Their beautifully prepared and researched book brings back into our consciousness a most important Chicago artist and artisan who had been pretty much forgotten. The authors worked with a small cadre of Miller aficionados who have kept the Miller flame burning, however weakly, for many years. The biography they present depicts a man of enormous talent, enormous individuality, and stunning concentration and focus in his work.The photography by Alexander Vertikoff places him among the great photographers of buildings and their spaces, in the class of masters like Hedrich Blessing.
Miller taught himself to be a woodworker, carver and furniture maker, a ceramicist, a stained glass and window maker, and many other things. His training, such as it was (he threw himself out of more than one school, including the Art Institute of Chicago), was in multiple arts, including painting, sculpture, and glass work.
His greatest work came in his transformations of existing buildings. While his collaboration with Sol Kogen was troubled, their partnership beginning in 1927 with the Carl Street (renamed Burton Place in 1936) in 1927 and continuing through 1935 established Miller as what best can be called a “total artist.” Their work at 1734 North Wells Street, another rehabbing to create artists’ studios, as Carl Street had been, ended their partnership but the two projects were the inspiration for a sort of rehabbing industry that developed in Chicago during and after the Depression.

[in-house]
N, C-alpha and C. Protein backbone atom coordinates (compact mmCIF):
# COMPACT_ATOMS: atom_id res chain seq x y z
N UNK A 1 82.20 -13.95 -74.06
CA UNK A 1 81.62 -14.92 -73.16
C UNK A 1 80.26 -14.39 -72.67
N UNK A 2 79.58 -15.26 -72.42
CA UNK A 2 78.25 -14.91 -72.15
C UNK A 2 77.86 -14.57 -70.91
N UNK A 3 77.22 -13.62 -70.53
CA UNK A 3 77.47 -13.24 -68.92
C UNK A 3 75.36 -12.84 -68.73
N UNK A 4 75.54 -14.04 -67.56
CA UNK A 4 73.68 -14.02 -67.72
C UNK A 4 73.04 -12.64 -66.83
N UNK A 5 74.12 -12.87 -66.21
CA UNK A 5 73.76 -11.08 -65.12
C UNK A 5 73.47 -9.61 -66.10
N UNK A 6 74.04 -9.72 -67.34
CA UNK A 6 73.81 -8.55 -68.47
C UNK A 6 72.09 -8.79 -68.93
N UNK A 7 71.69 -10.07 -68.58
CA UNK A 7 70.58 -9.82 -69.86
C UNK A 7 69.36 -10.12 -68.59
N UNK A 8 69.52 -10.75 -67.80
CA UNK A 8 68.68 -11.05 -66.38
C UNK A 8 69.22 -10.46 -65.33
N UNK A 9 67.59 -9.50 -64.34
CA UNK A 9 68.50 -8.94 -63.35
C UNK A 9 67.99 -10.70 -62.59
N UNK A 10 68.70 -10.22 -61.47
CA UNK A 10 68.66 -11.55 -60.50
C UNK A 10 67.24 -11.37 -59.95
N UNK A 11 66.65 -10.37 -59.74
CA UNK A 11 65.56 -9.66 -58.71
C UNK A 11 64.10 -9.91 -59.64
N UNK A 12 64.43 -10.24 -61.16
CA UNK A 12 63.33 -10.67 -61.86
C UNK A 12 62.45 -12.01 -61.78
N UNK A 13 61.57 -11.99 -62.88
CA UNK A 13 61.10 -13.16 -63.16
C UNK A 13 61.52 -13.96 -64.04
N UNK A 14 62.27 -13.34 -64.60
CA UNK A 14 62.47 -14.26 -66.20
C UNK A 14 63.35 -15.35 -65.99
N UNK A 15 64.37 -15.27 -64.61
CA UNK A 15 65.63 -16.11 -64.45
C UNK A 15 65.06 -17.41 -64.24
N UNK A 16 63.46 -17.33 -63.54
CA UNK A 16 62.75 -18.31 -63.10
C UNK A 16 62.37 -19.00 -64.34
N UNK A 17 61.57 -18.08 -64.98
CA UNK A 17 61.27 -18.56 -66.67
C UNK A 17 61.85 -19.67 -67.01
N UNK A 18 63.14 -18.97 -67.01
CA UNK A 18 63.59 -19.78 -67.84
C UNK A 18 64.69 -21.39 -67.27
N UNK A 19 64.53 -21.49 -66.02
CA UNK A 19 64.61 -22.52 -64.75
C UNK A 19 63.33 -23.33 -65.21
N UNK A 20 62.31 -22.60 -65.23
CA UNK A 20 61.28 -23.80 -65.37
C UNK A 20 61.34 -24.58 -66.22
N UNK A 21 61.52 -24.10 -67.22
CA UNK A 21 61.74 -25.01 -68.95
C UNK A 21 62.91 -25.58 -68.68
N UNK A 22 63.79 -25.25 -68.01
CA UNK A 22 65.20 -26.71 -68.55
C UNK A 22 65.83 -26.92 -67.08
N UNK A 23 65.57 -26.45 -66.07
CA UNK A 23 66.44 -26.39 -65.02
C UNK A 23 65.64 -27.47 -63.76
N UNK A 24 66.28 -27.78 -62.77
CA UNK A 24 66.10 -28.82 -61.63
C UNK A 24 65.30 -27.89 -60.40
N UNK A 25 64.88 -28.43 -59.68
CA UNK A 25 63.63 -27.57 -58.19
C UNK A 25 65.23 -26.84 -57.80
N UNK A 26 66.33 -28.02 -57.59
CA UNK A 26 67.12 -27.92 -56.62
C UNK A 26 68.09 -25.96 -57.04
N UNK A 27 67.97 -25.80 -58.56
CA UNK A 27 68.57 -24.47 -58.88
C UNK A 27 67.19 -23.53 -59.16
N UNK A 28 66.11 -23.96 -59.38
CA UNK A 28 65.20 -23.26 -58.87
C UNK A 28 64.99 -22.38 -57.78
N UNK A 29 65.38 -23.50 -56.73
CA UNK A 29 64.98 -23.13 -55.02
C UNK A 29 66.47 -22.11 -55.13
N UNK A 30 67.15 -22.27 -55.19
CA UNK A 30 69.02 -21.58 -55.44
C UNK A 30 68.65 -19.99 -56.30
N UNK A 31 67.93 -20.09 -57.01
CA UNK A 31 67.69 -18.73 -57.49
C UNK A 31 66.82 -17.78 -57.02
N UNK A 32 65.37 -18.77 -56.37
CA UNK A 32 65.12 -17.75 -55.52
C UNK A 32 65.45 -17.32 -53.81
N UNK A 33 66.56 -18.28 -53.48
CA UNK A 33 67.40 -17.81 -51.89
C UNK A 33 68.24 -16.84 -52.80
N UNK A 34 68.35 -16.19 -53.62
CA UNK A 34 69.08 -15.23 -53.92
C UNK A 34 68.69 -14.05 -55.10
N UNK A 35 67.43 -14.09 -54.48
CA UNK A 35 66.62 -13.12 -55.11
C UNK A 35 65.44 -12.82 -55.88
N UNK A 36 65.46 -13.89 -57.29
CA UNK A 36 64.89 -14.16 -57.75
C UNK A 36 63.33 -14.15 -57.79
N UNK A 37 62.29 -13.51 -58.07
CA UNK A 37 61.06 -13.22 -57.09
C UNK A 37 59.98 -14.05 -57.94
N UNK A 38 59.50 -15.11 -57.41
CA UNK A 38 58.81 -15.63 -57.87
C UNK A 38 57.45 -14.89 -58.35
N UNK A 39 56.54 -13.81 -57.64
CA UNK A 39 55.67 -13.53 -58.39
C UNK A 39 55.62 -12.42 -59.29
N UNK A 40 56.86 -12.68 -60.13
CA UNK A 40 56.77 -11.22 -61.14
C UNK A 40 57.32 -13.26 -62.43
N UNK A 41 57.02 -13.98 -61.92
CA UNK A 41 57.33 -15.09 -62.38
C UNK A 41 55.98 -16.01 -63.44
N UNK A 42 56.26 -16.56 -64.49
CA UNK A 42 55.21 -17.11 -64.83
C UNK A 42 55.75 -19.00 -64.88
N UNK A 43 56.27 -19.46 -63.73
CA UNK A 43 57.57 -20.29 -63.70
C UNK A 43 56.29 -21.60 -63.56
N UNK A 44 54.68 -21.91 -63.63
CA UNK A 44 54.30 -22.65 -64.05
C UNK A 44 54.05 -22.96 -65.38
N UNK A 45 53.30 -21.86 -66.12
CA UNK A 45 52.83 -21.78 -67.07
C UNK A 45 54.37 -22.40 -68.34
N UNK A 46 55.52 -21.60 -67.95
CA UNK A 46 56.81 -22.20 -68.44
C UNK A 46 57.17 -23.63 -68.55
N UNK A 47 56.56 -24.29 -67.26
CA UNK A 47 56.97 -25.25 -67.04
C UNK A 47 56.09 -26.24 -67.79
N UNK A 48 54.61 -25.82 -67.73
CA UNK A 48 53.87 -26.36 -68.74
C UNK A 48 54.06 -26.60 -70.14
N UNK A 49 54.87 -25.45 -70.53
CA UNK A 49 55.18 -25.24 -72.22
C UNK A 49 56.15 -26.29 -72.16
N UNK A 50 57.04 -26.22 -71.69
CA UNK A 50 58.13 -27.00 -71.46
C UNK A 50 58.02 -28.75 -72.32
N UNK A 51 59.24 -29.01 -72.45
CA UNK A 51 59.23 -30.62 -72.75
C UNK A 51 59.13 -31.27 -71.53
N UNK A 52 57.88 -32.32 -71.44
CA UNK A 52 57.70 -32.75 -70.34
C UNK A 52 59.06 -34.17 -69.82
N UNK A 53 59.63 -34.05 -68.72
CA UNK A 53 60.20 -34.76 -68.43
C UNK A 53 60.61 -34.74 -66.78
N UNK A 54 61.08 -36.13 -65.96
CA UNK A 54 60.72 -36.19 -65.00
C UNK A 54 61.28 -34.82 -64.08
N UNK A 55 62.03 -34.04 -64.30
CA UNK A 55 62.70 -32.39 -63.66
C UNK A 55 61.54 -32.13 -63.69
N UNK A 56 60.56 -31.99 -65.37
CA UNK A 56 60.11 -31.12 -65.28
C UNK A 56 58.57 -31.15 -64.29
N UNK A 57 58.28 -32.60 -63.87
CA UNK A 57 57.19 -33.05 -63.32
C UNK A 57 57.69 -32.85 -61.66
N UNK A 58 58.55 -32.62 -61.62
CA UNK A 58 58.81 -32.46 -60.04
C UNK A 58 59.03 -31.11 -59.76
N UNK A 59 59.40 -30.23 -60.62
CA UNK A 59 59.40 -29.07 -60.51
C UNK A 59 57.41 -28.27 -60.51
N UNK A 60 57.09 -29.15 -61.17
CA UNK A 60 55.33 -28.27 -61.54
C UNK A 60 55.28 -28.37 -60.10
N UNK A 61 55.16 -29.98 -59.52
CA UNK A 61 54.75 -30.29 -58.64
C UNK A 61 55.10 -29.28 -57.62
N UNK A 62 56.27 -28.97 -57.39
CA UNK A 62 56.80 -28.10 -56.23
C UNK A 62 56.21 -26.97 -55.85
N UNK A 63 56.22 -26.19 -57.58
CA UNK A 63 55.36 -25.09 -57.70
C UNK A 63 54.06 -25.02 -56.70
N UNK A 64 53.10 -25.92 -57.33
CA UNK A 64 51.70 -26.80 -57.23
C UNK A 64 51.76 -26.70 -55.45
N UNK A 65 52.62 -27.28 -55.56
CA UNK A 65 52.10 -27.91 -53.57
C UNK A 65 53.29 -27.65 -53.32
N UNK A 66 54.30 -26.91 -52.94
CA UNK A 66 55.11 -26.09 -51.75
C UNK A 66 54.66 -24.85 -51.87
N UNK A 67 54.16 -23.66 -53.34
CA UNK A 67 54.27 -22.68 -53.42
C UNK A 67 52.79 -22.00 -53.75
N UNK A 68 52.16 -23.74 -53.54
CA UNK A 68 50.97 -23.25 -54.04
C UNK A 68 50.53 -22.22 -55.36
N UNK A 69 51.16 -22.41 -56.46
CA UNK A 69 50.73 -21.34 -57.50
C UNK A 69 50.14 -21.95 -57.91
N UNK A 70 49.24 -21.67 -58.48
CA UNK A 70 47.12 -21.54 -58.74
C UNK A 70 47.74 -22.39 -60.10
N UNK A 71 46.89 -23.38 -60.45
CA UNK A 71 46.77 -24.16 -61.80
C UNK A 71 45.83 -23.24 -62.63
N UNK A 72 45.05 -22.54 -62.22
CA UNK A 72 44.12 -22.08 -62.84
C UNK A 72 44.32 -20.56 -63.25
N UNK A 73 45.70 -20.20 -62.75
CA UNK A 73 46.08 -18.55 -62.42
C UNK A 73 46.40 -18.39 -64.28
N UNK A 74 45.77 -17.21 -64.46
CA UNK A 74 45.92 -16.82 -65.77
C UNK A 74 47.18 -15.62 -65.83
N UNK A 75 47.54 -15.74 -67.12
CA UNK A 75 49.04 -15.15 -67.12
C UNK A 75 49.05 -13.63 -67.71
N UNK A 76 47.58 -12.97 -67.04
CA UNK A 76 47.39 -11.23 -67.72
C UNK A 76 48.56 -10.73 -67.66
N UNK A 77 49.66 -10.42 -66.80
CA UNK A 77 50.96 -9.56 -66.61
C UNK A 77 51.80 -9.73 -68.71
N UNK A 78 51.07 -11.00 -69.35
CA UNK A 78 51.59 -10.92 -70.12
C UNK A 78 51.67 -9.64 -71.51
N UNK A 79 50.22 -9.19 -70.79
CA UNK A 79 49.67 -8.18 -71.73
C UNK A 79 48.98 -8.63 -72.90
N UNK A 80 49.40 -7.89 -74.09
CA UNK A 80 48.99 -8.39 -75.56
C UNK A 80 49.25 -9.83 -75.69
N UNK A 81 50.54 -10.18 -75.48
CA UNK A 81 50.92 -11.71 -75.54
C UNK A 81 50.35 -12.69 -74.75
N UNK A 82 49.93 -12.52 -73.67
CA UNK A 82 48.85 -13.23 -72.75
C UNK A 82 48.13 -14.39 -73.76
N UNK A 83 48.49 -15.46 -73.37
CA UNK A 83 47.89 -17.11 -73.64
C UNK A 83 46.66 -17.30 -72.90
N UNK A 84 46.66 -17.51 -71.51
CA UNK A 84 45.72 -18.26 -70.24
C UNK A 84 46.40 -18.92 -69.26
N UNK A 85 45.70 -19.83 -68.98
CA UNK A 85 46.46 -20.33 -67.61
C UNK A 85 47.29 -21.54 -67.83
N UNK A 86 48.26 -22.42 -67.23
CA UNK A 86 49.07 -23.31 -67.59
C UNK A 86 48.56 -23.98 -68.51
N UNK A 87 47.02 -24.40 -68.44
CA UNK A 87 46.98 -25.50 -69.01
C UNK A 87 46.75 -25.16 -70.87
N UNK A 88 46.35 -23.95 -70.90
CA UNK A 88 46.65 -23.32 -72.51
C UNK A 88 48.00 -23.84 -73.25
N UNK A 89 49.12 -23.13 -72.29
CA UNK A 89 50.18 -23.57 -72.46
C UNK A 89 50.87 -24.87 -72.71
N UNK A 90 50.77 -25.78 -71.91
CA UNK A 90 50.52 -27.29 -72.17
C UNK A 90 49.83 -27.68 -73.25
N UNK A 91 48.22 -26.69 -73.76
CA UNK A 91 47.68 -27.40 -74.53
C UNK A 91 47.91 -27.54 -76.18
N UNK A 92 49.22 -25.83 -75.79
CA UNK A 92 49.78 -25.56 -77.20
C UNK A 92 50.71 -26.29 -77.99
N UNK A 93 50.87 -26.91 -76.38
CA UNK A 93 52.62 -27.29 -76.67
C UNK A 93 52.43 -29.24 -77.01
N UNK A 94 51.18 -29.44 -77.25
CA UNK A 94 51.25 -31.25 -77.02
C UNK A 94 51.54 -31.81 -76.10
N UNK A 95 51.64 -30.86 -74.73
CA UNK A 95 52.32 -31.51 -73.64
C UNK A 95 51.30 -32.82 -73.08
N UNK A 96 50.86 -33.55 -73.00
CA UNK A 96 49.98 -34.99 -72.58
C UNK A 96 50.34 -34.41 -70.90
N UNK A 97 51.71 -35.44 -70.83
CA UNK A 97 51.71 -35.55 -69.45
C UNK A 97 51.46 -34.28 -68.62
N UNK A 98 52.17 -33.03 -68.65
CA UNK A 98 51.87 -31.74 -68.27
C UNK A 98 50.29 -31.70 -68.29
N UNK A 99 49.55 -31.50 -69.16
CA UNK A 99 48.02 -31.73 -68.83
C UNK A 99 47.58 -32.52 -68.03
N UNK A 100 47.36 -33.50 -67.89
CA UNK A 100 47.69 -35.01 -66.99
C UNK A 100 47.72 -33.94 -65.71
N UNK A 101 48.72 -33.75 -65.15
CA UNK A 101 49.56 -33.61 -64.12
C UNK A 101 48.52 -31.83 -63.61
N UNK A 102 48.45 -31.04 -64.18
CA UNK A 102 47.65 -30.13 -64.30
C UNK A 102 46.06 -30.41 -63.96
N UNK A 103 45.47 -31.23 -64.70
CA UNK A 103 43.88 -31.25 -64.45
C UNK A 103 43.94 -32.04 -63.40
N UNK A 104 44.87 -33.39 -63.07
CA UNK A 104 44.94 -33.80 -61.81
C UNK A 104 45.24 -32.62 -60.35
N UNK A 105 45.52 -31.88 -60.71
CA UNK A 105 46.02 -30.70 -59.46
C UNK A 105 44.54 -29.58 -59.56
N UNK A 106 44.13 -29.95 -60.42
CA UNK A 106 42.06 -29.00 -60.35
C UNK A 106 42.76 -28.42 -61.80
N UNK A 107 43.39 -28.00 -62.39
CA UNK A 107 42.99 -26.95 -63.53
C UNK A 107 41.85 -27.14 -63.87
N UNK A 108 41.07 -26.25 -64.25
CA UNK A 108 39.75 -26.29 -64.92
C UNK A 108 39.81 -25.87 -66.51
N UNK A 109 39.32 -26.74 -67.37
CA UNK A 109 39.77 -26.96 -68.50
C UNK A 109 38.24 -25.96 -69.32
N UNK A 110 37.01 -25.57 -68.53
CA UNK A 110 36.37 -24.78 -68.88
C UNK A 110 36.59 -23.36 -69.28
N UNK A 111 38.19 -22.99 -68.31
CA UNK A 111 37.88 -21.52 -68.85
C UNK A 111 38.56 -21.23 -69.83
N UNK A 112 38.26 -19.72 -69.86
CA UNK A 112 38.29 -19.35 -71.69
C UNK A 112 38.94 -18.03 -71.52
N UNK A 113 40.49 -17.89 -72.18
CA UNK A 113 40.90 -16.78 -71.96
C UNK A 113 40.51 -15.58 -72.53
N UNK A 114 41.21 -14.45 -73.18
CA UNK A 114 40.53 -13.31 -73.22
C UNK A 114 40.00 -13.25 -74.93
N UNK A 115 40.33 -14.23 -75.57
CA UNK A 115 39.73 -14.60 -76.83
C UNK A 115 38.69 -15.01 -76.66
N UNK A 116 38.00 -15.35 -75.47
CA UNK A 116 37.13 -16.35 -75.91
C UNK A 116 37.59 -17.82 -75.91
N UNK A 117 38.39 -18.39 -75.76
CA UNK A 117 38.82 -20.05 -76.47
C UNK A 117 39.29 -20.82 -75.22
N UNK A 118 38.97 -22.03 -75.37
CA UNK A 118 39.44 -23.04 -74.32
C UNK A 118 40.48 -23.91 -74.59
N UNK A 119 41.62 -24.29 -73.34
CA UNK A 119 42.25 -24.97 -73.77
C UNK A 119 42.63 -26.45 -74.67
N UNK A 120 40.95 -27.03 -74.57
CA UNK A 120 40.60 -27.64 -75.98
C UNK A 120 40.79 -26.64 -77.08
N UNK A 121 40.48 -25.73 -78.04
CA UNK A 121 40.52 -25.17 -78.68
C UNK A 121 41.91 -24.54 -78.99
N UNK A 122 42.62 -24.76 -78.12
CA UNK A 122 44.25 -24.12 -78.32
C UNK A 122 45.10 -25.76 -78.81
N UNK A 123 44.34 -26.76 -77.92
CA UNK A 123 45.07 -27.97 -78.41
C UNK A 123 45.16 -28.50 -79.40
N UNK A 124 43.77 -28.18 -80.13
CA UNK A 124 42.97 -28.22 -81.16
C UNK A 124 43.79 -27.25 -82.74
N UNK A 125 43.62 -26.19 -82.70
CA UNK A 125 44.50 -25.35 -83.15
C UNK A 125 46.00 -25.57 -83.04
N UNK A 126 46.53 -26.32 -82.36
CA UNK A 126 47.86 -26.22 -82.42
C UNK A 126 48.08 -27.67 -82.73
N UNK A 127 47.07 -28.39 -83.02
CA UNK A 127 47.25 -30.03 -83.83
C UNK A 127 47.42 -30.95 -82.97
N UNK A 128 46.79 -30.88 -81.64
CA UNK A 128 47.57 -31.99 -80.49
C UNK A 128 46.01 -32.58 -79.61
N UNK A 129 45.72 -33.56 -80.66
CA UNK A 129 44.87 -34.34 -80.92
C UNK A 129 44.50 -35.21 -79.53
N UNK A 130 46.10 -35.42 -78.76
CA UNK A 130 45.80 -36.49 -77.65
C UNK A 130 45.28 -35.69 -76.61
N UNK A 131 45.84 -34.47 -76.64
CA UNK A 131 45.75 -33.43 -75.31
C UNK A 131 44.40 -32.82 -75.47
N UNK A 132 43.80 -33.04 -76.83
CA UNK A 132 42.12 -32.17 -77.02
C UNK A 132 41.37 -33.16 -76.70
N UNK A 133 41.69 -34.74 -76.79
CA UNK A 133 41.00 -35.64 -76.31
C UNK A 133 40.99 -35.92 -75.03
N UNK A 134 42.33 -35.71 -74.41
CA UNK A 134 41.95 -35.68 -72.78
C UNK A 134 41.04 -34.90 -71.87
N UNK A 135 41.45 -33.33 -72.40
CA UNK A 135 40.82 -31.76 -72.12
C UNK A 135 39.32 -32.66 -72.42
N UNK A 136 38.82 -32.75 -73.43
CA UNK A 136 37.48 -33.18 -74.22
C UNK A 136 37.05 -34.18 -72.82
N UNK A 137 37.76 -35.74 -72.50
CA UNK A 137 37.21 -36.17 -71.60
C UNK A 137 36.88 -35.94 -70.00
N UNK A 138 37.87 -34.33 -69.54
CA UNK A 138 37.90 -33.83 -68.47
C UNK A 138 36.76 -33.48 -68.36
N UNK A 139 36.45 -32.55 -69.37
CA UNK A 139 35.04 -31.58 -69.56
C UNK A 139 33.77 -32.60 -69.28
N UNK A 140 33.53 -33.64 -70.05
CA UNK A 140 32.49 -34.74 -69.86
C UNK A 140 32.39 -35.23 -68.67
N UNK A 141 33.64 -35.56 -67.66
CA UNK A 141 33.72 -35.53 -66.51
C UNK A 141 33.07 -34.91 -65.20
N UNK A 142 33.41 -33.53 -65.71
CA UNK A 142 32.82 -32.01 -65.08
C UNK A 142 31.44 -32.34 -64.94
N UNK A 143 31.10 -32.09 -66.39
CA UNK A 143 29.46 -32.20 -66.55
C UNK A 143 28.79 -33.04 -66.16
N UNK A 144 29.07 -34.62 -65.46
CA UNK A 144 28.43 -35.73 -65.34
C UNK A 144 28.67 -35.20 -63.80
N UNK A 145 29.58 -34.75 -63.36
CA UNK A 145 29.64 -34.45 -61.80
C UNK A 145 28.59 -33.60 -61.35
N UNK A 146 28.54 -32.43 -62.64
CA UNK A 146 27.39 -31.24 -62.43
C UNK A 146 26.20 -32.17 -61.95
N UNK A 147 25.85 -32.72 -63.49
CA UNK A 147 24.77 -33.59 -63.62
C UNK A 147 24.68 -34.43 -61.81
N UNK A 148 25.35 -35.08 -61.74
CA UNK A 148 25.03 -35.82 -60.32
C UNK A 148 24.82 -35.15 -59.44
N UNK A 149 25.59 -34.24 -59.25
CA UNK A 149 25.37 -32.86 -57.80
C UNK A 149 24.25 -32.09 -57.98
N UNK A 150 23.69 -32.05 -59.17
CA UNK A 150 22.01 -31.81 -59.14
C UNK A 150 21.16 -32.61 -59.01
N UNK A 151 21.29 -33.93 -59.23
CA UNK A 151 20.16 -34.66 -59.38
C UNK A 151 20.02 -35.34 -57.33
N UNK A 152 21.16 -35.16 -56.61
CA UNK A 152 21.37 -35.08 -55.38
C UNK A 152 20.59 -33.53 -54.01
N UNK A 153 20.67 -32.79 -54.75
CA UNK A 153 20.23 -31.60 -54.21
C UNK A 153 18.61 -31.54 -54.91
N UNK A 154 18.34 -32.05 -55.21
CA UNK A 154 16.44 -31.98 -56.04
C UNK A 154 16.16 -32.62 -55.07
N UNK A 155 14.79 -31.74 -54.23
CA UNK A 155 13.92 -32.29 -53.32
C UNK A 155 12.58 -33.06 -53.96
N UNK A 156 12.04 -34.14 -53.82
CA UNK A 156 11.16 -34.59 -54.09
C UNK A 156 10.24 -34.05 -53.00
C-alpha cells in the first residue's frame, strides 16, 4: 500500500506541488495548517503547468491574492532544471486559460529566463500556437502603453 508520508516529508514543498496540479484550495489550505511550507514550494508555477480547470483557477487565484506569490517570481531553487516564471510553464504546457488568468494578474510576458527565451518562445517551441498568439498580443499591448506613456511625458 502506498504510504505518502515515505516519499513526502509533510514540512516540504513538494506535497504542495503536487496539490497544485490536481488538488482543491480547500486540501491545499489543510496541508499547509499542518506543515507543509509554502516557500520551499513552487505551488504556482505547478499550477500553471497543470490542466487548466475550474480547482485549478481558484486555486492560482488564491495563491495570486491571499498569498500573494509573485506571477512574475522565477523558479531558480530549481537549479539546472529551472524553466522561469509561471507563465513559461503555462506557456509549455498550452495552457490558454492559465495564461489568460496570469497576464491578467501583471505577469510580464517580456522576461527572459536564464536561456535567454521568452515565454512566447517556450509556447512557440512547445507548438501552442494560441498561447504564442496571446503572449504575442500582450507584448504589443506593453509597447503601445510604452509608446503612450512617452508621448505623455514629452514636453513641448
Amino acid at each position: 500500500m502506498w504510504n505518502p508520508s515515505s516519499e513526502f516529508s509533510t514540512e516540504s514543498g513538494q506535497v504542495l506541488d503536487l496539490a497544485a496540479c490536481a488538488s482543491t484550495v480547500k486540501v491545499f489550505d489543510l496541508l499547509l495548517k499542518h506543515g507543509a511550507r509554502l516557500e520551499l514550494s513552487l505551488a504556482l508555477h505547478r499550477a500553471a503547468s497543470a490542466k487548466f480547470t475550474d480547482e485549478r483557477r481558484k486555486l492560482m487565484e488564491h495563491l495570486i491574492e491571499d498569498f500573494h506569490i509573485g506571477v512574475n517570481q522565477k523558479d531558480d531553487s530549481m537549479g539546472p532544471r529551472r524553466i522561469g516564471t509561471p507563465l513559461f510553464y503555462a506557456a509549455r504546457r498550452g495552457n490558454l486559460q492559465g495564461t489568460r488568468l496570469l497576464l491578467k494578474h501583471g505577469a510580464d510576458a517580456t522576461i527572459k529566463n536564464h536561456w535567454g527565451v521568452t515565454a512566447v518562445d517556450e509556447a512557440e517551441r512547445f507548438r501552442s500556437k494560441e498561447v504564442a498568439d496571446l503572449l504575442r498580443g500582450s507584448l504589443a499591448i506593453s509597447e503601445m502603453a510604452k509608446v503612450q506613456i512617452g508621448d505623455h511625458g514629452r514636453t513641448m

But therein lies the reason Miller is not as well known as other artists of his time: much of his work is hidden from view inside private homes and buildings. What this book does it to present large amounts of that wonderfully elaborate hand-work for all of us to see. If one mines it carefully, one can also identify places other than Burton Place and 1734 North Wells where one could see publicly available instances of Miller’s art: the finials atop St. Thomas the Apostle Church in Hyde Park; the leadwork above the doors at Century Tower (formerly Trustees System Service Building) at 182 West Lake; the Walter Guest Apartments facade and brick wall, 2150 North Cleveland; the carvings, castings, stained glass windows and the front facade of the Fisher Apartments at 1209 North State Pkwy.
For some this fine book would be a dust-gatherer under the glass of the coffee table. For aficionados of Chicago’s art heritage it is an essential volume. It is currently the only comprehensive biography of Edgar Miller and the one compendium of his artistic output that we have. Fortunately, it revives the memory of Miller and stops his disappearance into the forgotten corners of history. For that we can be grateful. It is also fortunate that the presentation of the information and art is of such high quality.